Bird Flu: What you need to know

by Admin-Phmp

Text and Photos by Henrylito D. Tacio

Last March 30, the Department of Agriculture (DA) declared the country is having an outbreak of Avian Influenza Type A subtype H5N1 or bird flu.

In Central Luzon, the number of avian flu cases was increasing. “Most of those affected by the outbreak were mostly ducks and quails,” Agriculture Secretary William Dar was quoted as saying by Manila Bulletin. “We already provided assistance to farmers affected by the outbreak.”

Even before he said those words, Dar said his department had already issued a memorandum circular to intensify its containment and control of the disease.

Here in Mindanao, bird flu has already been reported in Tacurong City in Sultan Kudarat. Dr. Allan Alimajen of the City Veterinary Services Office confirmed to Rappler that bird flu was detected in two duck farms in barangays, Baras and Kalandagan.

As this developed, the Davao City government “is strictly monitoring the entry of poultry products at the checkpoints,” said MindaNews.

Dr. Cerelyn Pinili of the City Veterinary Office said the city has “put up checkpoints in various entry points to the city – in Lasang, Calinan, Marilog, and Sirawan.”

Influenza, or flu for short, is a notorious killer. Hippocrates described fly in 412 BC, and the first well-described pandemic of flu-like disease occurred in 1580. Since that time, 31 such possible flu pandemics have been documented, with three occurring in the 20th century: in 1918, 1957, and 1968. The 1918 Spanish flu pandemic killed some 20 million to 50 million throughout the world.

Every year, throughout the world, widespread outbreaks of flu happen. It occurs in epidemics, in which many people get sick all at once. In each epidemic, usually, only one strain of flu virus is responsible for the disease. Strains are often named after the first location (for example, Hong Kong flu) or animal (for instance, swine flu) in which it was found.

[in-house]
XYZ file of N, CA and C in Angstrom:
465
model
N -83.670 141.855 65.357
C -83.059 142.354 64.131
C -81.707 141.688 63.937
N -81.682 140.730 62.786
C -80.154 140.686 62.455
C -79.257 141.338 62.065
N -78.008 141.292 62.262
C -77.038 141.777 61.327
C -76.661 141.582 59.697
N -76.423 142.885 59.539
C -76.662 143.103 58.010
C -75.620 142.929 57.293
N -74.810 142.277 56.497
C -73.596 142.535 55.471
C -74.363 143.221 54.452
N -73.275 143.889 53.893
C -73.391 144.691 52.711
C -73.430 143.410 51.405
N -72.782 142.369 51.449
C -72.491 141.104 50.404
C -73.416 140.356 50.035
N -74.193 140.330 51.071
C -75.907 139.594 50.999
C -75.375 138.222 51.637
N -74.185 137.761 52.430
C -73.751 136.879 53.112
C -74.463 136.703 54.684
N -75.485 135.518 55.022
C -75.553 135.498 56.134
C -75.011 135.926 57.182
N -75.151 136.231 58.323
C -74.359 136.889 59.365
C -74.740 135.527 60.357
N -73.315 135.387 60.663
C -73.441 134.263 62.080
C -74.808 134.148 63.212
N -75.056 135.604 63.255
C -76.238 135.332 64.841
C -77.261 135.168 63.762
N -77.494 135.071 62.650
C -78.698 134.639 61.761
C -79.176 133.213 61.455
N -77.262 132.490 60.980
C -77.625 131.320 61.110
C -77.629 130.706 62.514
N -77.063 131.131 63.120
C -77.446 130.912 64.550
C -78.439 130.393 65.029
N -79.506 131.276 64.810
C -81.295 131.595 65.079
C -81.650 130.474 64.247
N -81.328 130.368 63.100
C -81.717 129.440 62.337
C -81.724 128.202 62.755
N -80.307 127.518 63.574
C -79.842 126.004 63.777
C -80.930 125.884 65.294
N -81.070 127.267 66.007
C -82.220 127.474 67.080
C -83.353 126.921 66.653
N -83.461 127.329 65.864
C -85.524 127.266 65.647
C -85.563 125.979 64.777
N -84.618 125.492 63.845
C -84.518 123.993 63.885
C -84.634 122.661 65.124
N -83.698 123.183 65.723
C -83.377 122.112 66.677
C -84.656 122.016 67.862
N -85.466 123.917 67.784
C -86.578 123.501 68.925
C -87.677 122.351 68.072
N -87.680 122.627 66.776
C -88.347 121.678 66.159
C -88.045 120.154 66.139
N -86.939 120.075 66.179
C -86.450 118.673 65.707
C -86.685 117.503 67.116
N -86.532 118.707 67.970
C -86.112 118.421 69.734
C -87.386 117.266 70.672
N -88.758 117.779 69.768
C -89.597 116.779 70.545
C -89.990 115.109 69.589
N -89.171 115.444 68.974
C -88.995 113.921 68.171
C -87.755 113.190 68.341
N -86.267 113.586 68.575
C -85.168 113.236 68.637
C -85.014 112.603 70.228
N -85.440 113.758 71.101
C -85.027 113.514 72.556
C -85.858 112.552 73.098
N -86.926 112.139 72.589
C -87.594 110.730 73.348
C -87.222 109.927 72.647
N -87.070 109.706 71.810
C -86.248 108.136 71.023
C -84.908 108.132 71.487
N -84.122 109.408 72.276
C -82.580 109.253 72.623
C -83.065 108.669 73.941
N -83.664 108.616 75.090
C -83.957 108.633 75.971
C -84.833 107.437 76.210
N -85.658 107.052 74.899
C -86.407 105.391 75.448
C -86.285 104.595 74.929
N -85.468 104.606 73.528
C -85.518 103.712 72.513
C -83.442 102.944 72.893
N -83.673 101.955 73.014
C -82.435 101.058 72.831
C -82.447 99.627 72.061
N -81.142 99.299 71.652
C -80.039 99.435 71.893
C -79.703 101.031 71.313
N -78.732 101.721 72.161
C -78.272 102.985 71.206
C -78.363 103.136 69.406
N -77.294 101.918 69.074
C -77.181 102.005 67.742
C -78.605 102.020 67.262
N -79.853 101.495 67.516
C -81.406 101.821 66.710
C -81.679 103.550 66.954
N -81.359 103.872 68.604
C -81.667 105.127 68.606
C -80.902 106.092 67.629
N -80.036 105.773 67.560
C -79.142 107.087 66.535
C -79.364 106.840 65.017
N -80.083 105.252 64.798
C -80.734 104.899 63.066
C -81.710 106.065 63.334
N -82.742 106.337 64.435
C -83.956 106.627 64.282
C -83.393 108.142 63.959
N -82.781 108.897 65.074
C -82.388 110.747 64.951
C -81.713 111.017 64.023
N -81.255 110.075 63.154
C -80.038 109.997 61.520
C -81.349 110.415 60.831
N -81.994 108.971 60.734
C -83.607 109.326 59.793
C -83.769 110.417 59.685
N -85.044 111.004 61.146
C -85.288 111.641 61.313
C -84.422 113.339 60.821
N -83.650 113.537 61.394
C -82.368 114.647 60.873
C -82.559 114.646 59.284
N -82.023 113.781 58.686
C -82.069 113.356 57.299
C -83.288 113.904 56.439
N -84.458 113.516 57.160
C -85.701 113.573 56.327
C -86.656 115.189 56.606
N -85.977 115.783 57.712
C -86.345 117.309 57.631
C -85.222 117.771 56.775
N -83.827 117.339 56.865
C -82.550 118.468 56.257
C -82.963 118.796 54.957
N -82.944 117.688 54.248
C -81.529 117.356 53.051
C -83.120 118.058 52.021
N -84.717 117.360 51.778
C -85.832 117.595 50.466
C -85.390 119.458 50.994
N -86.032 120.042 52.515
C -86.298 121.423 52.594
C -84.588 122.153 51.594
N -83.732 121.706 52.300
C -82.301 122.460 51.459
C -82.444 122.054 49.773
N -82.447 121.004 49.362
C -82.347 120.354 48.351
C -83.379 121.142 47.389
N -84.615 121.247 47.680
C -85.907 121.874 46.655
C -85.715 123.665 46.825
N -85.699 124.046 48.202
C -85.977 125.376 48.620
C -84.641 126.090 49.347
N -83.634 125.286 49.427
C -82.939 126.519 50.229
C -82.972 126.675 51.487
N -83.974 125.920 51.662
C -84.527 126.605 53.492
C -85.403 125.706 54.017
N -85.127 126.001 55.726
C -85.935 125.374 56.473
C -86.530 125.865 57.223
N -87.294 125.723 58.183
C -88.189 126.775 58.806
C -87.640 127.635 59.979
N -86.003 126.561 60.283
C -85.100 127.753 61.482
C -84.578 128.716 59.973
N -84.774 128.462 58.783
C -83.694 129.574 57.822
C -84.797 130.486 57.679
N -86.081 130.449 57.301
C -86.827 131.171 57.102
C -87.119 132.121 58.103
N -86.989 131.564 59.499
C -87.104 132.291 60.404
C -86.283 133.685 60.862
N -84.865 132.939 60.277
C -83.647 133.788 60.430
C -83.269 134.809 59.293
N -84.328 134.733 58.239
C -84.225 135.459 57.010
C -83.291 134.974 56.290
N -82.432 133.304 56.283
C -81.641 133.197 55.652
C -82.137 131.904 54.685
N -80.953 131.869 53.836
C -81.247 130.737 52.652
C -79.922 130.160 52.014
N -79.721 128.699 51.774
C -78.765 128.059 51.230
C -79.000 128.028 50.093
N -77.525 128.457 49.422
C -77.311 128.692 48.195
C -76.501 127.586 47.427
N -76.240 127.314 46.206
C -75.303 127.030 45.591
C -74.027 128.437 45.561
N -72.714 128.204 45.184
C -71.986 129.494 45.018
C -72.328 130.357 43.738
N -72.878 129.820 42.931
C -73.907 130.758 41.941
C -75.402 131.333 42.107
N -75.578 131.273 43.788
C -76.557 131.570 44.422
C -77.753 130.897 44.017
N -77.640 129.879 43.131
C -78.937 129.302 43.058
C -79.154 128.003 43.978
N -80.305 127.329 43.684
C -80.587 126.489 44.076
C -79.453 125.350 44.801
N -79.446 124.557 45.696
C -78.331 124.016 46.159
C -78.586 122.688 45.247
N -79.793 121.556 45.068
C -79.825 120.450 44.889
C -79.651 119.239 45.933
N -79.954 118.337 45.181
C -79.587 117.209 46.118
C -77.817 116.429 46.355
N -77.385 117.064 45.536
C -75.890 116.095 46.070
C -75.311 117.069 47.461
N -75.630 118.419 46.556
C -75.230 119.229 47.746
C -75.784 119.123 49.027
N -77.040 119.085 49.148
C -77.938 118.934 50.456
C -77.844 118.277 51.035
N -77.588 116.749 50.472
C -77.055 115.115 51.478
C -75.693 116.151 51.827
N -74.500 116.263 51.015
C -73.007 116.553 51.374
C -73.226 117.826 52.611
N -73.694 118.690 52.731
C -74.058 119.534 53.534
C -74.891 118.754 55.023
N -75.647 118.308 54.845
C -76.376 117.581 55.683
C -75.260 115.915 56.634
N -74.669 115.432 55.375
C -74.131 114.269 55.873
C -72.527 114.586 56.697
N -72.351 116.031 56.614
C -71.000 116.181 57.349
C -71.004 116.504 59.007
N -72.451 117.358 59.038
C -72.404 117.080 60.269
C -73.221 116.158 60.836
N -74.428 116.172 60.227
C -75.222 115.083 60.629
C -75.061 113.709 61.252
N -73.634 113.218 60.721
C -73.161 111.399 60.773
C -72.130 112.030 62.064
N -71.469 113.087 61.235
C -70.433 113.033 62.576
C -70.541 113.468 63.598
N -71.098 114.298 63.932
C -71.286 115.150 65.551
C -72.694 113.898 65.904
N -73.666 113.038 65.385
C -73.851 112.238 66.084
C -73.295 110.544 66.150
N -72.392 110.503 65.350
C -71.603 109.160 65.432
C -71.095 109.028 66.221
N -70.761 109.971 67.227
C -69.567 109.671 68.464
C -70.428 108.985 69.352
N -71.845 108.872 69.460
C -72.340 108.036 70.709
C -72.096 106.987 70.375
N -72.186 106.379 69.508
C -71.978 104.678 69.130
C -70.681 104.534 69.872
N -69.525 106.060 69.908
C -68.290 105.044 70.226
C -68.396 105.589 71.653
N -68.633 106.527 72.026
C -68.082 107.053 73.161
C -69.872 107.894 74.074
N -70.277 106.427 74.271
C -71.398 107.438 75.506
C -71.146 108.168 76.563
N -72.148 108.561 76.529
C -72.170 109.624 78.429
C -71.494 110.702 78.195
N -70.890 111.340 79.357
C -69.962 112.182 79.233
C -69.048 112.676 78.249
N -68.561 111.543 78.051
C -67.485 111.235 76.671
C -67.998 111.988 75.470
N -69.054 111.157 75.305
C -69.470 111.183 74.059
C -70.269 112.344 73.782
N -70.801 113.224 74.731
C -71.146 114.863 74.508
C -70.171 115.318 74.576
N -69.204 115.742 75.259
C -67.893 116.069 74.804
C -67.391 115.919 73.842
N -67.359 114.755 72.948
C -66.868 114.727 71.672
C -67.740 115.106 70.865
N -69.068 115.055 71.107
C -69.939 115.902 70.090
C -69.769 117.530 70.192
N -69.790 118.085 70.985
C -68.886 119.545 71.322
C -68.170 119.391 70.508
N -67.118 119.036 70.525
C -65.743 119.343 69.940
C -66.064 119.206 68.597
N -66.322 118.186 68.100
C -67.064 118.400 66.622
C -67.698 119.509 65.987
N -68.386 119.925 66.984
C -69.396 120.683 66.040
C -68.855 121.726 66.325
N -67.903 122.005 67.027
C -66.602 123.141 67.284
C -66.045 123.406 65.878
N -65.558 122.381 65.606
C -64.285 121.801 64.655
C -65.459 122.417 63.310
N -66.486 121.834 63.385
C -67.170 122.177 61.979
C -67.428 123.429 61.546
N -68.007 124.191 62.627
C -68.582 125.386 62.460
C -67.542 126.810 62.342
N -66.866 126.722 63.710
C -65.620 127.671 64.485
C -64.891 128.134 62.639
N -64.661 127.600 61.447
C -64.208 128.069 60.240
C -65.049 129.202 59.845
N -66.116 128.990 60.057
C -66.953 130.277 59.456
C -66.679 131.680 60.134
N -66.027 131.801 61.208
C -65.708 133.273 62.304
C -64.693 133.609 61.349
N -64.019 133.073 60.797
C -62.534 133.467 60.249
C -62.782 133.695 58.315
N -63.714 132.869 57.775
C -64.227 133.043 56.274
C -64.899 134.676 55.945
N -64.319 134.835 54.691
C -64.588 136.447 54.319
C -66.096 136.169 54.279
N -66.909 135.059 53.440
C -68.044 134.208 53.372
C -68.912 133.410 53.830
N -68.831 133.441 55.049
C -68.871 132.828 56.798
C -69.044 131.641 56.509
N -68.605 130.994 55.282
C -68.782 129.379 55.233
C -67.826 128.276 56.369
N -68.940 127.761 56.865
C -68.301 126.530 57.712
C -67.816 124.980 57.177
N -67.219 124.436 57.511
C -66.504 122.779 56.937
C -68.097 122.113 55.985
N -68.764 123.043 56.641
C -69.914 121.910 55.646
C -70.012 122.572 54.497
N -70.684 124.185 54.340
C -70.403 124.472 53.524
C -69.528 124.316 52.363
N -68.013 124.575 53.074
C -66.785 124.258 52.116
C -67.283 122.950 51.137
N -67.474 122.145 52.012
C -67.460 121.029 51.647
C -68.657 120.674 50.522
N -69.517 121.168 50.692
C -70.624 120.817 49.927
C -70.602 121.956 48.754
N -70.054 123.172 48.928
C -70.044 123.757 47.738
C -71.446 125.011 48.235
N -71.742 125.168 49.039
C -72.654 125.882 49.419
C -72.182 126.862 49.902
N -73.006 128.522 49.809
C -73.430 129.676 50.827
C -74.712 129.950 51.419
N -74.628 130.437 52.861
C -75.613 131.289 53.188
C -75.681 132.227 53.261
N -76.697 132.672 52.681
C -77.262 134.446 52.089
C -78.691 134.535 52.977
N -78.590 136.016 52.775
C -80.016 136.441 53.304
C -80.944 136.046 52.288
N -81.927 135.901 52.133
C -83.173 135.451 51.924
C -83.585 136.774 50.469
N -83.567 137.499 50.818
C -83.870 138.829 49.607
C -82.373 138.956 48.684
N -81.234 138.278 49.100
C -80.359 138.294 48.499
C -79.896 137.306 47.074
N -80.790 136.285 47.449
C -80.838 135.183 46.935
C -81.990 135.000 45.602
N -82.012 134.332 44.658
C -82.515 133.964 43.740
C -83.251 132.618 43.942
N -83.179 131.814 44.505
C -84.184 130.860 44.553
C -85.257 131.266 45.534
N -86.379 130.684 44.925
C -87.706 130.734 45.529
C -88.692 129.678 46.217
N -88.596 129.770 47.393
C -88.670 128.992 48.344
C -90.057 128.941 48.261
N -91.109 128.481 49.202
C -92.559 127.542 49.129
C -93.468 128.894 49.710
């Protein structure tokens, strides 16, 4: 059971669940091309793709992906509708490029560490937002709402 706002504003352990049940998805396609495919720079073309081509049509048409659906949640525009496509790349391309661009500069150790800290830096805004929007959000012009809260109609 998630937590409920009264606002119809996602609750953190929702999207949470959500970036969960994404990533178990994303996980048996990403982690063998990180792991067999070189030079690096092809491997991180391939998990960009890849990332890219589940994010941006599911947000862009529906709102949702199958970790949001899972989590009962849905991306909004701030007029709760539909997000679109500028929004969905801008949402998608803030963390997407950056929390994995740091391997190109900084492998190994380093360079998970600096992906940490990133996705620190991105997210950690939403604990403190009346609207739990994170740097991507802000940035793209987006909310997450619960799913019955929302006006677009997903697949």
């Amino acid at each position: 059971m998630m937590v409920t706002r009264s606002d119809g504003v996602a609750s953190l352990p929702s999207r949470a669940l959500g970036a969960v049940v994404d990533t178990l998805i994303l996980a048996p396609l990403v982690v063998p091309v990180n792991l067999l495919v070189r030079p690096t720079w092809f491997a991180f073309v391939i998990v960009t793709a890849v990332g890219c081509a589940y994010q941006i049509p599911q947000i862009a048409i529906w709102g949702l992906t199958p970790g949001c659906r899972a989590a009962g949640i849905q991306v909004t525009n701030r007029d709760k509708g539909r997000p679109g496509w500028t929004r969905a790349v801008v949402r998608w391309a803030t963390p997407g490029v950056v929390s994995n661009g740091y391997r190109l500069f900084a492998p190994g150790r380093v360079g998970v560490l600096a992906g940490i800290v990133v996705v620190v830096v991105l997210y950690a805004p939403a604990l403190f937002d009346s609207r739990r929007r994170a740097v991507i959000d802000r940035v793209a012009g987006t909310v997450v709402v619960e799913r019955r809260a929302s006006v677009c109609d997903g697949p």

The health website of the United Kingdom said there are many different strains of the bird flu virus, most of which don’t infect humans. However, two particular strains have caused serious concerns: H5N1 (since 1997) and H7N9 (since 2013).

“Although these viruses don’t infect people easily and aren’t usually transmitted from human to human, several people have been infected around the world, leading to a number of deaths,” the website said.

Since the first human case in 1997, H5N1 has killed nearly 60% of the people who have been infected. “But unlike human flu bugs, H5N1 bird flu does not spread easily from person to person,” says “The very few cases of human-to-human transmission have been among people with exceptionally close contact, such as a mother who caught the virus while caring for her sick infant.”

Other bird flu viruses – particularly H7N7 and H9N2, and more recently H6N1, H10N8, and H5N6 – have also infected people, but these have been “very rare or only rarely caused severe illness,” the UK website claimed.

Bird flu affects many species of birds, including chickens, ducks, turkeys, and geese. It can be passed between commercial, wild, and pet birds. “Birds don’t always get sick from infection, so seemingly healthy birds may still pose a risk to people who come into contact with them,” the UK website said.

Migrating waterfowl – mostly notably wild ducks — are the natural carriers of bird flu viruses. It’s suspected that infection can spread from wildfowl to domestic poultry. 

“Aquatic birds are the primary natural reservoir for most subtypes of influenza A viruses,” the World Health Organization (WHO) said. “Most cause asymptomatic or mild infection in birds, where the range of symptoms depends on the virus properties. Viruses that cause severe disease in birds and result in high death rates are called highly pathogenic avian influenza (HPAI). Viruses that cause outbreaks in poultry but are not generally associated with severe disease are called low pathogenic avian influenza (LPAI).”

Human infections with the bird flu virus have been reported. “Bird flu is spread through direct contact with infected birds (dead or alive), an infected bird’s droppings, or secretions from their eyes or respiratory tract,” the UK website said.

“Close and prolonged contact with an infected bird is generally required for the infection to spread to humans,” the website explained. For example: include touching infected birds that are dead or alive; inhaling or being in contact with dried dust from the droppings or beddings of infected birds; inhaling or being in contact with droplets sneezed by infected birds; and culling, slaughtering, butchering, or preparing infected poultry for cooking.

Bird flu isn’t transmitted through cooked food. 

Bird flu symptoms in people can vary. Symptoms may start out as normal flu-like symptoms. This can worsen to become a severe respiratory disease that can be fatal.

In February 2005, researchers in Vietnam reported human cases of bird flu in which the virus infected the brain and digestive tract of two children. Both died. These cases make it clear that bird flu in humans may not always look like typical cases of flu. 

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